Last week I was on the premises of the Institute for Development Studies (IDS) in the UK co-facilitating an interesting Knowledge Exchange about ‘Acting on what we know and how we learn for climate and development policy‘.
Together with fellow co-facilitators Pete Cranston and Carl Jackson and with the benediction of the CGIAR research program on Climate Change Agriculture and Food Security (CCAFS – with respect to the work we are doing together around the social learning sandbox) we embarked on a triple-loop learning journey…
The design of the event was ambitious in as far as we hoped to induce all participants into a triple loop social learning journey that would reveal and challenge our assumptions out in the open and map the way to action and change – in this case for climate change.
Our plan was simple: look at what we have learnt so far (single loop social learning), what we could do to change this (double loop) and how we might go beyond our current perceptions and unearth new jointly defined solutions to some of our problems (triple loop). Pete already shared his views about the event and what answers, questions and insights it brought forward. Some more posts may be coming and will be shared here. Here are mine, as they relate to the focus of this blog on learning for social change.
We all said it and all felt it: triple loop learning didn’t (really) happen. The kind of transformation that is alluded to in triple loop learning can only really take place with most, if not all, of these ingredients:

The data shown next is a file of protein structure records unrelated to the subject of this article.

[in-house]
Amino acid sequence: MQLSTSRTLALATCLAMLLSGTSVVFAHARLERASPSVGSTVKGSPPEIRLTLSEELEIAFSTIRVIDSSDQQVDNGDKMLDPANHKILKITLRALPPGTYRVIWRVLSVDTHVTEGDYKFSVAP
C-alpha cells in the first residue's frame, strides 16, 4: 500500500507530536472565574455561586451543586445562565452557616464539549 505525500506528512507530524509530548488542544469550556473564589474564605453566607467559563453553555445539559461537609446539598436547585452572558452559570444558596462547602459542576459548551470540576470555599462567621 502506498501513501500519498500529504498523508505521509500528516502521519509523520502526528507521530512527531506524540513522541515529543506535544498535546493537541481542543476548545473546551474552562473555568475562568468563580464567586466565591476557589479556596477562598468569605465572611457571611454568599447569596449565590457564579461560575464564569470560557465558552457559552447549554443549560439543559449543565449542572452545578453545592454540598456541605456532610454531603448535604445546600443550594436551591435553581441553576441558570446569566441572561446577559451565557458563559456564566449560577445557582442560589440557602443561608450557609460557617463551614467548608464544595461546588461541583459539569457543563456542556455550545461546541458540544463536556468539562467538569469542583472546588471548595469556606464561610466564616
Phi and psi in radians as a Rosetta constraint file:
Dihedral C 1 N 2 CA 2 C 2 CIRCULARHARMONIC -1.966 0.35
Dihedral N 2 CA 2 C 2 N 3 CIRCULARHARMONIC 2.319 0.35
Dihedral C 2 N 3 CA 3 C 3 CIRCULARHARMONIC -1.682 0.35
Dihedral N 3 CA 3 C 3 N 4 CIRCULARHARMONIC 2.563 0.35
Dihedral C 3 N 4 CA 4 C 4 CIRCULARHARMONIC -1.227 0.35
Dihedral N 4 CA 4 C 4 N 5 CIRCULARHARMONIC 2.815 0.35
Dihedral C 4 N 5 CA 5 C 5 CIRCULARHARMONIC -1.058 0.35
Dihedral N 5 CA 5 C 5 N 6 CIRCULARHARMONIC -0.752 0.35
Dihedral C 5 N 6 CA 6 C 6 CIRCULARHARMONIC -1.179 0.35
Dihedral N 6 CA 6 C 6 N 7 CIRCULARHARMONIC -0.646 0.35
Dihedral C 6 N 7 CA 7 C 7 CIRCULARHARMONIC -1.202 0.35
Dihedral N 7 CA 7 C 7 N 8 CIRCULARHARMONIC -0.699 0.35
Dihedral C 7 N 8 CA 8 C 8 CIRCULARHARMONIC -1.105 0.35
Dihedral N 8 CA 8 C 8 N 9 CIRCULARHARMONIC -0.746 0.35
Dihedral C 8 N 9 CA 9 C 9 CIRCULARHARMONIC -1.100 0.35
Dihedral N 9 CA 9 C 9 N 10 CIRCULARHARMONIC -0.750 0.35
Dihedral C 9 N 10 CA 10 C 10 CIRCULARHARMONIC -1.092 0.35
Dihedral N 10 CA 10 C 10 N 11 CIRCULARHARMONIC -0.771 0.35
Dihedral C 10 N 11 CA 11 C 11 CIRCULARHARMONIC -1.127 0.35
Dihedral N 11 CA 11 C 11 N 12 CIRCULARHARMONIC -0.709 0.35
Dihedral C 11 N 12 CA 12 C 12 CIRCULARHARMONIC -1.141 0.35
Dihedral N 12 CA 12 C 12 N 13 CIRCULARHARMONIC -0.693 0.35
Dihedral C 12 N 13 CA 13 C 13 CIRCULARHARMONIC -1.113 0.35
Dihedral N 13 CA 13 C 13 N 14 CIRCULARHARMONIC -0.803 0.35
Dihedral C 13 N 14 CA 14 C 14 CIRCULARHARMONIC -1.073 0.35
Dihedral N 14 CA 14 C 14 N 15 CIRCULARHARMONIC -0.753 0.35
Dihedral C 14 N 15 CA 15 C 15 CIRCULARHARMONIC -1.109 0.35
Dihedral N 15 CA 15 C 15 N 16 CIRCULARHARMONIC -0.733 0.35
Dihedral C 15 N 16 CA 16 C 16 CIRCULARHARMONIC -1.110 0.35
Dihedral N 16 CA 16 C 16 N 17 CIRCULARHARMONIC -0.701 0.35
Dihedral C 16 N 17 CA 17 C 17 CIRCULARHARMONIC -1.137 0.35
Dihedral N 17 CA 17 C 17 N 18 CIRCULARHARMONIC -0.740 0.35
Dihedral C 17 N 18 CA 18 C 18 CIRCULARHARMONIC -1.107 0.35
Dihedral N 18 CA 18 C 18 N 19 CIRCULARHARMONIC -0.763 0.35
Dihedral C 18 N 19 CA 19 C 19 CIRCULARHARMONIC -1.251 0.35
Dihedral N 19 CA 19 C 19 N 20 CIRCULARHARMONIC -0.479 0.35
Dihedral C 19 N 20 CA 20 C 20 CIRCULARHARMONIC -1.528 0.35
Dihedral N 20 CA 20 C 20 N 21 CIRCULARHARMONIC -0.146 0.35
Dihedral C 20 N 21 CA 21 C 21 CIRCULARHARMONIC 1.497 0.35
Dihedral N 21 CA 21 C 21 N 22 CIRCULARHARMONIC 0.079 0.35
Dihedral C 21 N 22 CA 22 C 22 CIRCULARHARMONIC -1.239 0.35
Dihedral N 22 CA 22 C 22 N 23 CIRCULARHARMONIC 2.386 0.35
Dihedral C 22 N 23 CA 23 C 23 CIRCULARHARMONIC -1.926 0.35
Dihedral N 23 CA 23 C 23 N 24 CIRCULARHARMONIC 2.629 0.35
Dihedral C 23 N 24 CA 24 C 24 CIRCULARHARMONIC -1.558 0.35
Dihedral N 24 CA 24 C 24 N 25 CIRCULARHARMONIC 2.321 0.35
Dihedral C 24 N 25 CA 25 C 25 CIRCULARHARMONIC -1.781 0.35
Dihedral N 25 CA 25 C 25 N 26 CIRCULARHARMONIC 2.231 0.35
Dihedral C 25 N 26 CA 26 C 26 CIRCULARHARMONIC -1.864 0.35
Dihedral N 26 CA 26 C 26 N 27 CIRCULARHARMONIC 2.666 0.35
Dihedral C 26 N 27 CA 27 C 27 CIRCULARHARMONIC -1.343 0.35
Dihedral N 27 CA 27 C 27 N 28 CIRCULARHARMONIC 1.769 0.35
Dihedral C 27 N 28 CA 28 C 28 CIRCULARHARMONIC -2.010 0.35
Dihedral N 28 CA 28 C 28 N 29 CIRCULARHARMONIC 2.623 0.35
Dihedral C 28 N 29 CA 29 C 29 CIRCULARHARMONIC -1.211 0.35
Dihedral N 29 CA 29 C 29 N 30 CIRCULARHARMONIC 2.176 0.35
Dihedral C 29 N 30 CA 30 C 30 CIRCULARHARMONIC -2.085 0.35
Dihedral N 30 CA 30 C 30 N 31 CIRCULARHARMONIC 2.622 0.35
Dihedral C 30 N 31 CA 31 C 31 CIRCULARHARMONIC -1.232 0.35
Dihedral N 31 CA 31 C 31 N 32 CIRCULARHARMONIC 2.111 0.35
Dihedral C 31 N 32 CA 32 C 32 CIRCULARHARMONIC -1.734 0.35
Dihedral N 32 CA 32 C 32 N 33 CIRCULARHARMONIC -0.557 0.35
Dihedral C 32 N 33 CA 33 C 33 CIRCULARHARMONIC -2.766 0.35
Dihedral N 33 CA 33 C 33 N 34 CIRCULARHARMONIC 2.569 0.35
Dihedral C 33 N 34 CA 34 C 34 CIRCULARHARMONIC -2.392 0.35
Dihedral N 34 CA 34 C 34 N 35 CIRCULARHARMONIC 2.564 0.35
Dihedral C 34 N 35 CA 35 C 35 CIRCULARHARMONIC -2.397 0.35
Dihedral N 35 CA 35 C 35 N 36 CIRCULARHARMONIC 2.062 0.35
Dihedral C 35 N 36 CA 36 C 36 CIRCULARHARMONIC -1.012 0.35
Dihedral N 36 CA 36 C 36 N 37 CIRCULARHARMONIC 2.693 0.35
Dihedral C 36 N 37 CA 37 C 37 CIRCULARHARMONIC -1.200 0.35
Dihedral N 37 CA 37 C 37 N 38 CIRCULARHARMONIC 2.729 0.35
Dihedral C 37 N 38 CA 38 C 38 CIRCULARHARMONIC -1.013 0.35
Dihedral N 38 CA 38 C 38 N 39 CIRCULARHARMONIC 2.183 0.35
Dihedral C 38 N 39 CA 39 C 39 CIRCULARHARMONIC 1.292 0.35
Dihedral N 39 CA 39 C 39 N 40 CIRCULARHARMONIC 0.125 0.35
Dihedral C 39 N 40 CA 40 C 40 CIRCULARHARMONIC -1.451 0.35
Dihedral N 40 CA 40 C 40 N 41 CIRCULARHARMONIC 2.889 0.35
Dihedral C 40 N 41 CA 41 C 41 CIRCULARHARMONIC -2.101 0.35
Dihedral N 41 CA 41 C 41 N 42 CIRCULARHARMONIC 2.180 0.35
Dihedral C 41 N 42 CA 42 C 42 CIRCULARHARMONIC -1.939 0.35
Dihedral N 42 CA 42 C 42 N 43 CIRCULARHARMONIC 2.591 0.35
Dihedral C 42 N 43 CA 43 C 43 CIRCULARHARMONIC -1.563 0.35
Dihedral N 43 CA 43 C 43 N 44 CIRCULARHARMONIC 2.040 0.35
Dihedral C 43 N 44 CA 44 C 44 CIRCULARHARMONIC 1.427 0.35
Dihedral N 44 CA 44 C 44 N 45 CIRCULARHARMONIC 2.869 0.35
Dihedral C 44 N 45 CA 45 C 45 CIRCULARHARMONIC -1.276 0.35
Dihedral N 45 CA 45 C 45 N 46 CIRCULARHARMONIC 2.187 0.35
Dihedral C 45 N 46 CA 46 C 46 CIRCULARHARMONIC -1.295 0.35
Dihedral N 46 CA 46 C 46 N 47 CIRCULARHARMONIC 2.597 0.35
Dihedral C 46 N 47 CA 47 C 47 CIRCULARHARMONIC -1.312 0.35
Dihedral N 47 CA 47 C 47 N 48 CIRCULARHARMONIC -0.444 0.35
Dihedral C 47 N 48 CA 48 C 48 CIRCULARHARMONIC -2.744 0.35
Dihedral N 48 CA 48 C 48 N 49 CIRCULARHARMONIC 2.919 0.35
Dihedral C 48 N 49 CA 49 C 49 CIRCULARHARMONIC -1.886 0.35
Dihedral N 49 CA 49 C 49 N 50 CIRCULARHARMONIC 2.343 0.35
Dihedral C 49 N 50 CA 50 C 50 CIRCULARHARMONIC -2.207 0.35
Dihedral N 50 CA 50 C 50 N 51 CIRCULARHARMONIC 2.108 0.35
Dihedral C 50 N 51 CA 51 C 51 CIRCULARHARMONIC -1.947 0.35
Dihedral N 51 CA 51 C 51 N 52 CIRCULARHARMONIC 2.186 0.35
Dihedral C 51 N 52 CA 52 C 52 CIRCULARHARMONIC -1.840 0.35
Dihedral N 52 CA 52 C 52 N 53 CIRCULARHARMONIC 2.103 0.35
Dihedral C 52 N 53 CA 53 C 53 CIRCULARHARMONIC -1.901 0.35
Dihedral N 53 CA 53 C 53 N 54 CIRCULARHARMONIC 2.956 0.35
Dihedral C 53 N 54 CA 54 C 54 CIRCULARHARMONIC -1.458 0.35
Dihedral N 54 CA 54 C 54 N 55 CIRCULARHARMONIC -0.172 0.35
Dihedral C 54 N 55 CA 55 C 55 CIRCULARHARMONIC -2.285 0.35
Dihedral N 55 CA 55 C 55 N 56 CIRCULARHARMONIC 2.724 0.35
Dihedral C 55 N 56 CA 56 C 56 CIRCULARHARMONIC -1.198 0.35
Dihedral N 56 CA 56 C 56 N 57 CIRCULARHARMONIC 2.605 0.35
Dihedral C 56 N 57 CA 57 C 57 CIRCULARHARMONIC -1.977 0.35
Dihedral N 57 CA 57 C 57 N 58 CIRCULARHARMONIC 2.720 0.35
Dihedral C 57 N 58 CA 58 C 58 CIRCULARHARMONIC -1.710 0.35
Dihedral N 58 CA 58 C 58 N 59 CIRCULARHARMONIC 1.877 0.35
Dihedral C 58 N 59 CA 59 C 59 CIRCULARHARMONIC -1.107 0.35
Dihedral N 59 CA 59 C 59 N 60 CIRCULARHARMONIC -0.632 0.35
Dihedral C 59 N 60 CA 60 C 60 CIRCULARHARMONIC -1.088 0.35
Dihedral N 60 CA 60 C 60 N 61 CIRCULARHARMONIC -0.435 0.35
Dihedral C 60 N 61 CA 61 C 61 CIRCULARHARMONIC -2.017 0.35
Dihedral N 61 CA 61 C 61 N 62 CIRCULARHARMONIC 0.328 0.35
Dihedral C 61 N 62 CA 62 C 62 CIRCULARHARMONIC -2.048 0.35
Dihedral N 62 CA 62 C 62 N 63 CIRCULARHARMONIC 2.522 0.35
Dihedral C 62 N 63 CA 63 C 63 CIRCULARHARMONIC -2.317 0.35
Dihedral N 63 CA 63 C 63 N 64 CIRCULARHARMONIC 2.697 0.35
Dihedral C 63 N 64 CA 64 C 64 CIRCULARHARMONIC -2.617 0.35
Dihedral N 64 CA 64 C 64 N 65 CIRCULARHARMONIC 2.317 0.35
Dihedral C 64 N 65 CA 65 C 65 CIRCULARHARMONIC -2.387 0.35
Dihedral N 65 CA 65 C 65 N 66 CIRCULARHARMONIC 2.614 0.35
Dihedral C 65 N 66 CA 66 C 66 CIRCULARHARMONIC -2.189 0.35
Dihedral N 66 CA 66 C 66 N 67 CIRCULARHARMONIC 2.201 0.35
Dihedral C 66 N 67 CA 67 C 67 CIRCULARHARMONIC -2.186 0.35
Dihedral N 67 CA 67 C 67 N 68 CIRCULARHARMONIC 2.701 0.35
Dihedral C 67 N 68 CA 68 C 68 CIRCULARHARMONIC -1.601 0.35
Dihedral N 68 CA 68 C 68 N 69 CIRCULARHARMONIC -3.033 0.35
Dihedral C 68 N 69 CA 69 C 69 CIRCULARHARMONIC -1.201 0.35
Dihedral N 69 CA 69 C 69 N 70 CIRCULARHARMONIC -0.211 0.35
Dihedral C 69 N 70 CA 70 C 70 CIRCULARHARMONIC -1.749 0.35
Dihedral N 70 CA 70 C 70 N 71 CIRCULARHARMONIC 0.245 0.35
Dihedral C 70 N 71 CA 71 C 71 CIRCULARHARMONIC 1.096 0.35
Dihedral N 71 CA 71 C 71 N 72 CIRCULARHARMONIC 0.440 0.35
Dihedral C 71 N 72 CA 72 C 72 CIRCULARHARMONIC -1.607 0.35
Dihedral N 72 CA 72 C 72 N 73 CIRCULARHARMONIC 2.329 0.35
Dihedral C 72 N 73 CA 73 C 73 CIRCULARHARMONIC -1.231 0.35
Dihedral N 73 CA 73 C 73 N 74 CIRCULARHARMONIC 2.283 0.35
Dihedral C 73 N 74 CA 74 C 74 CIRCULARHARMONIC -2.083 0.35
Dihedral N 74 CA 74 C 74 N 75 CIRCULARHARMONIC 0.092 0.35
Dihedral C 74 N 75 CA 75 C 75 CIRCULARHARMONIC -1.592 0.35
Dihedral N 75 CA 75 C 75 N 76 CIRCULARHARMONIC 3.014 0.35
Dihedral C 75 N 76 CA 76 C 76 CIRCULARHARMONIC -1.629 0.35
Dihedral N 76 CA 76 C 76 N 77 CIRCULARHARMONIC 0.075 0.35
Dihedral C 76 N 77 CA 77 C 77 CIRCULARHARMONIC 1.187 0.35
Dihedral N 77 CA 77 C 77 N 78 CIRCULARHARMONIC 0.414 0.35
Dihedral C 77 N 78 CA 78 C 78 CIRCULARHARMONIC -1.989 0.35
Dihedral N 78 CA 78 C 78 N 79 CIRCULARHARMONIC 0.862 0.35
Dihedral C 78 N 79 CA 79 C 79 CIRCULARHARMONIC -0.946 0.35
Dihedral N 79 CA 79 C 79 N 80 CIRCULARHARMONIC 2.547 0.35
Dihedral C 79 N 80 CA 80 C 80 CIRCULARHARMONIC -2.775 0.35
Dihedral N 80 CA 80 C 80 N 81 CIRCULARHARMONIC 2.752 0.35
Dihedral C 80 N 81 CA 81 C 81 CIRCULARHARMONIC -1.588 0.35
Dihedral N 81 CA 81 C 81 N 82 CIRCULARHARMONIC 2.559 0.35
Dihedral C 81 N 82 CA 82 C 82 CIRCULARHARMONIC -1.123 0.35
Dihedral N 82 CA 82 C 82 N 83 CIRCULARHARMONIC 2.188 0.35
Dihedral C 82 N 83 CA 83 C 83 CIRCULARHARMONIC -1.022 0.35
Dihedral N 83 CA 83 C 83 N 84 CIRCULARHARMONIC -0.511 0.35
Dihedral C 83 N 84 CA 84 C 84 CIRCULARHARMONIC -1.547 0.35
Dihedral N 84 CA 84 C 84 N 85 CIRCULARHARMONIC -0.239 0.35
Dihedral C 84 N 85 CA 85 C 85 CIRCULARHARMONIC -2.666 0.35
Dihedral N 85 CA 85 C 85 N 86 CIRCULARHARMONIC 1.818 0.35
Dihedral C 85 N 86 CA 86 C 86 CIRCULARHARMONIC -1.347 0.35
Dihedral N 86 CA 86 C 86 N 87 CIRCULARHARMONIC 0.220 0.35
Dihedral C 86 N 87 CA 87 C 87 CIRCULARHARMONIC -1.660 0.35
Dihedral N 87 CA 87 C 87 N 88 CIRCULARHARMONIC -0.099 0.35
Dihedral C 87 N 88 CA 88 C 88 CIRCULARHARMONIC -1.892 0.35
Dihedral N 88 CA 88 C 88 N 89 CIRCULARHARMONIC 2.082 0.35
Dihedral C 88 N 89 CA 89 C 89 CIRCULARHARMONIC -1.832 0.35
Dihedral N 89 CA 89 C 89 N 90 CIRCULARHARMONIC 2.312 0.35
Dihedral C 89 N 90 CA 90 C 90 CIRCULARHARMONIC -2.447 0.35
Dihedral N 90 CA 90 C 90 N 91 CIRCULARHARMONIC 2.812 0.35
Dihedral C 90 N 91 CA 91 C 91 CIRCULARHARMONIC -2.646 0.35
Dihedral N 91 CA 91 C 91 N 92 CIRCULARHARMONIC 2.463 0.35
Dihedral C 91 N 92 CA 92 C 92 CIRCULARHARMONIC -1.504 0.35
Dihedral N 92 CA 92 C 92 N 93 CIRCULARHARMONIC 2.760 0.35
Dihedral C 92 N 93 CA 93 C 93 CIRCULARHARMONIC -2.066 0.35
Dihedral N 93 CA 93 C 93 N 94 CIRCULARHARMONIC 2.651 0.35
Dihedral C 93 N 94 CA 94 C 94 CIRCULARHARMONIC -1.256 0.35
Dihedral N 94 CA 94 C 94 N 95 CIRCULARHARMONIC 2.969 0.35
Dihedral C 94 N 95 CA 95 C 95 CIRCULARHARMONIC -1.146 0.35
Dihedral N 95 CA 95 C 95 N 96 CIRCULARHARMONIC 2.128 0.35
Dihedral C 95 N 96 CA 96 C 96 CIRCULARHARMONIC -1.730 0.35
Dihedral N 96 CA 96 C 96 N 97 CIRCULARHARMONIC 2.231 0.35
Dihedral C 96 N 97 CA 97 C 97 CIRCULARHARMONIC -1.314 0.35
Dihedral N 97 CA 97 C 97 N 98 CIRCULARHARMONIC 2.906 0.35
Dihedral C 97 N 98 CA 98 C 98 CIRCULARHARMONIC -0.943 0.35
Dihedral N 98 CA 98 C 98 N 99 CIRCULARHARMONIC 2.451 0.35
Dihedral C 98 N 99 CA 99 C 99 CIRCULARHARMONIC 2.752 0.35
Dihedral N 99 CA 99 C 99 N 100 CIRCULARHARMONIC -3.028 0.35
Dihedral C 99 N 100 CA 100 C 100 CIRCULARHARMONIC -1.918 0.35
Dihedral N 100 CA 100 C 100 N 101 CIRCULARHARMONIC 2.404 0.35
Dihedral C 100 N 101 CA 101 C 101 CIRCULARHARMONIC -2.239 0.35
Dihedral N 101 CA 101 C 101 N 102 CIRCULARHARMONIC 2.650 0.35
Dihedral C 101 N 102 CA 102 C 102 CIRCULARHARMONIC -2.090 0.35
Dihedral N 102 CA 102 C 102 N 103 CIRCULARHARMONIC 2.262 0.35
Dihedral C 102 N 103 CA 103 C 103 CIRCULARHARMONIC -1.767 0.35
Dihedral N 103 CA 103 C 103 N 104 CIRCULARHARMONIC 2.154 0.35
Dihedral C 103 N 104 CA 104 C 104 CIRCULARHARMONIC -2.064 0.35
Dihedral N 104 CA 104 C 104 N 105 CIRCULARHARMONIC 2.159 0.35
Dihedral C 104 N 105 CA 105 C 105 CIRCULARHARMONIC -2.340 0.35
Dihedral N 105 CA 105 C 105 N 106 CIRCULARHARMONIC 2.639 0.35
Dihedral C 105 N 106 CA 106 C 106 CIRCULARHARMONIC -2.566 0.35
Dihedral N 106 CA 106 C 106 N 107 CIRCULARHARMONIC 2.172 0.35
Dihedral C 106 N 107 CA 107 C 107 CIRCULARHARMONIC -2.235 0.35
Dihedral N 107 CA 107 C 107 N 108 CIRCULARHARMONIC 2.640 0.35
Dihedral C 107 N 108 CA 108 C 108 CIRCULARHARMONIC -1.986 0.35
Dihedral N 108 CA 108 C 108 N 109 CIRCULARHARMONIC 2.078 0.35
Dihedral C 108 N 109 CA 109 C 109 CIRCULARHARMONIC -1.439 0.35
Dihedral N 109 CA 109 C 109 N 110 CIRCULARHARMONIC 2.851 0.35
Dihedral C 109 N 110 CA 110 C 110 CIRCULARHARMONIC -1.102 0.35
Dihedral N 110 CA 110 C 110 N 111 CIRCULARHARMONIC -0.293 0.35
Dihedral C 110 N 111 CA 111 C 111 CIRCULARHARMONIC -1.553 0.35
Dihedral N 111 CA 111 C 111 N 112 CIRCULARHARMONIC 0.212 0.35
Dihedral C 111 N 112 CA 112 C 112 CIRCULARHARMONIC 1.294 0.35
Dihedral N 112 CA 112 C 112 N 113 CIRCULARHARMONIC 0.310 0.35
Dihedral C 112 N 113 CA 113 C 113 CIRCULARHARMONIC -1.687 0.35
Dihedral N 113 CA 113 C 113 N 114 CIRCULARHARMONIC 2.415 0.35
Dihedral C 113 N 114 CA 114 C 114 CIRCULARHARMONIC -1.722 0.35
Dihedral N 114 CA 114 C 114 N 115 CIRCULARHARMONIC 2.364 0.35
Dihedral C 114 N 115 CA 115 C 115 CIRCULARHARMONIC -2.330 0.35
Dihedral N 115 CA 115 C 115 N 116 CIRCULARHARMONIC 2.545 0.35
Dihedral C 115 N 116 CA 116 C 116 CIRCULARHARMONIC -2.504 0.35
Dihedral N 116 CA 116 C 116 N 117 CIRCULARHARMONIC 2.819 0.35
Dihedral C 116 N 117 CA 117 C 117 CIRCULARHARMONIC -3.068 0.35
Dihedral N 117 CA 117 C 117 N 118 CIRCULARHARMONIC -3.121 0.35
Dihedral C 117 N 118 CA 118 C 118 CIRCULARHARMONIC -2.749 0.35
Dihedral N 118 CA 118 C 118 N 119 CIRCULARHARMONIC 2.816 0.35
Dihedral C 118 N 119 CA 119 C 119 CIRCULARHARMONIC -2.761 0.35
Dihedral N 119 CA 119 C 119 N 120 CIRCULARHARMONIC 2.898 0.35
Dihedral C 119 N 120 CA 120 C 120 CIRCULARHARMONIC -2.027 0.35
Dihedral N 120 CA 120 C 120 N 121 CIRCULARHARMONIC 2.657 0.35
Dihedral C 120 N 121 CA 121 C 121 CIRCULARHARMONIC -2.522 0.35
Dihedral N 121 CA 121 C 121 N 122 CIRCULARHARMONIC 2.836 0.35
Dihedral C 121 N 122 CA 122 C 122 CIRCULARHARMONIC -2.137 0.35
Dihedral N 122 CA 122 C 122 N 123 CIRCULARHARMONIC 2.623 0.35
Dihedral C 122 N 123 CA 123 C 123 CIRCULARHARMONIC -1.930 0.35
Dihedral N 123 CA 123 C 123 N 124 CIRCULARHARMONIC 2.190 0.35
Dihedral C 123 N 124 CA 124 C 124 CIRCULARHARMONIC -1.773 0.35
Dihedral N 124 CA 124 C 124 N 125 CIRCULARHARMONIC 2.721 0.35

- A full cycle of moving from learning to action and back to learning and back to action and… More about action below, but the point is: working together over time induces triple loop learning because it stimulates…
- Trust, which leads to understanding each other’s perspectives and the assumptions below. We just surfaced some of these assumptions in the event but did not really went beyond. There was initial mutual exchange and interest but the deeper the trust the more profound the learning as we can explore rougher edges and less comfortable areas.
- Multiple and complementary – not similar – perspectives and ‘knowledges’. This was perhaps crucially missing in our event since the majority of participants were Northern academics (a really nice group at that!). All very different of course but with a broadly common socio-cultural and professional background.
- More time for individual and collective reflection – across three stretches of 1.5 hours of group work, we hardly had the time to elicit that collective reflection leading to the generation of properly new insights.
- A collective agenda (not necessarily a common one but one that brings each agenda into a collage) that pushes all to stay on course and go through the ups and downs of engaging with different visions, languages, capacities…